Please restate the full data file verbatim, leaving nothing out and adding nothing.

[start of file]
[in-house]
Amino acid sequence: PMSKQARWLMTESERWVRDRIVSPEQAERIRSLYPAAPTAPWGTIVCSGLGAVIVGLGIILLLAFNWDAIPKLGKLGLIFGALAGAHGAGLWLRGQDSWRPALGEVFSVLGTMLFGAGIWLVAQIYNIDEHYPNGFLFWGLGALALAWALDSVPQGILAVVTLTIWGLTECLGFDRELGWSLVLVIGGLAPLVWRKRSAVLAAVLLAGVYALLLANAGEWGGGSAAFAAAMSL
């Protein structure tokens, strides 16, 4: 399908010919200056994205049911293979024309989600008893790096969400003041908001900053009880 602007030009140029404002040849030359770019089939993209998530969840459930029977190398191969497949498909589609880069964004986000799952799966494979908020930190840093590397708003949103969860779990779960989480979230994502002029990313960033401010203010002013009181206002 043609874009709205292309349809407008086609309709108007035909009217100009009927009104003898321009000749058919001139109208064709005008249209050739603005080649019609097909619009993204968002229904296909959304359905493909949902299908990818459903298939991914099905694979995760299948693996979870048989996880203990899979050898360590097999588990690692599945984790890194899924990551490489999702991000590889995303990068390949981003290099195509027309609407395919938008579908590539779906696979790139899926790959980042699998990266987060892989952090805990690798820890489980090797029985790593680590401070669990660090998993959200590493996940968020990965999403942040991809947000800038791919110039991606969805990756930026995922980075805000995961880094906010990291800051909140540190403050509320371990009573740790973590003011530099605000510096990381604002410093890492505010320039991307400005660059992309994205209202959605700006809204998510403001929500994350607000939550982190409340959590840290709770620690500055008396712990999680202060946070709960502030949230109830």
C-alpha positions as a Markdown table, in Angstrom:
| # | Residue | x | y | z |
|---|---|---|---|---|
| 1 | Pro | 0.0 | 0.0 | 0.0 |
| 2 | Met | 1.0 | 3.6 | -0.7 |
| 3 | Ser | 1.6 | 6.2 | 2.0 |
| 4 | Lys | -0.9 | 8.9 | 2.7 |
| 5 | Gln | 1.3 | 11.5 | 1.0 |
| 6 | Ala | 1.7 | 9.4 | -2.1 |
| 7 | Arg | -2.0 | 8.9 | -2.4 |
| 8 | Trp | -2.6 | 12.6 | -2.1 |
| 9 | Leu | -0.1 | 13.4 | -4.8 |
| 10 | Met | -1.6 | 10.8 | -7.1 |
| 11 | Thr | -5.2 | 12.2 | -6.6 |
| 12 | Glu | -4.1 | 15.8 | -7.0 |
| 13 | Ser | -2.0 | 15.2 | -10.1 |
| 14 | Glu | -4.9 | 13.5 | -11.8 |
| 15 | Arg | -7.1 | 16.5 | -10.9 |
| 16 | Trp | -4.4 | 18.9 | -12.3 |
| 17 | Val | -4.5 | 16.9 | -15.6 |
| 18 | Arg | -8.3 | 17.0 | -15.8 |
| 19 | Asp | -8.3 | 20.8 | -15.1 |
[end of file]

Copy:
[in-house]
Amino acid sequence: PMSKQARWLMTESERWVRDRIVSPEQAERIRSLYPAAPTAPWGTIVCSGLGAVIVGLGIILLLAFNWDAIPKLGKLGLIFGALAGAHGAGLWLRGQDSWRPALGEVFSVLGTMLFGAGIWLVAQIYNIDEHYPNGFLFWGLGALALAWALDSVPQGILAVVTLTIWGLTECLGFDRELGWSLVLVIGGLAPLVWRKRSAVLAAVLLAGVYALLLANAGEWGGGSAAFAAAMSL
């Protein structure tokens, strides 16, 4: 399908010919200056994205049911293979024309989600008893790096969400003041908001900053009880 602007030009140029404002040849030359770019089939993209998530969840459930029977190398191969497949498909589609880069964004986000799952799966494979908020930190840093590397708003949103969860779990779960989480979230994502002029990313960033401010203010002013009181206002 043609874009709205292309349809407008086609309709108007035909009217100009009927009104003898321009000749058919001139109208064709005008249209050739603005080649019609097909619009993204968002229904296909959304359905493909949902299908990818459903298939991914099905694979995760299948693996979870048989996880203990899979050898360590097999588990690692599945984790890194899924990551490489999702991000590889995303990068390949981003290099195509027309609407395919938008579908590539779906696979790139899926790959980042699998990266987060892989952090805990690798820890489980090797029985790593680590401070669990660090998993959200590493996940968020990965999403942040991809947000800038791919110039991606969805990756930026995922980075805000995961880094906010990291800051909140540190403050509320371990009573740790973590003011530099605000510096990381604002410093890492505010320039991307400005660059992309994205209202959605700006809204998510403001929500994350607000939550982190409340959590840290709770620690500055008396712990999680202060946070709960502030949230109830």
C-alpha positions as a Markdown table, in Angstrom:
| # | Residue | x | y | z |
|---|---|---|---|---|
| 1 | Pro | 0.0 | 0.0 | 0.0 |
| 2 | Met | 1.0 | 3.6 | -0.7 |
| 3 | Ser | 1.6 | 6.2 | 2.0 |
| 4 | Lys | -0.9 | 8.9 | 2.7 |
| 5 | Gln | 1.3 | 11.5 | 1.0 |
| 6 | Ala | 1.7 | 9.4 | -2.1 |
| 7 | Arg | -2.0 | 8.9 | -2.4 |
| 8 | Trp | -2.6 | 12.6 | -2.1 |
| 9 | Leu | -0.1 | 13.4 | -4.8 |
| 10 | Met | -1.6 | 10.8 | -7.1 |
| 11 | Thr | -5.2 | 12.2 | -6.6 |
| 12 | Glu | -4.1 | 15.8 | -7.0 |
| 13 | Ser | -2.0 | 15.2 | -10.1 |
| 14 | Glu | -4.9 | 13.5 | -11.8 |
| 15 | Arg | -7.1 | 16.5 | -10.9 |
| 16 | Trp | -4.4 | 18.9 | -12.3 |
| 17 | Val | -4.5 | 16.9 | -15.6 |
| 18 | Arg | -8.3 | 17.0 | -15.8 |
| 19 | Asp | -8.3 | 20.8 | -15.1 |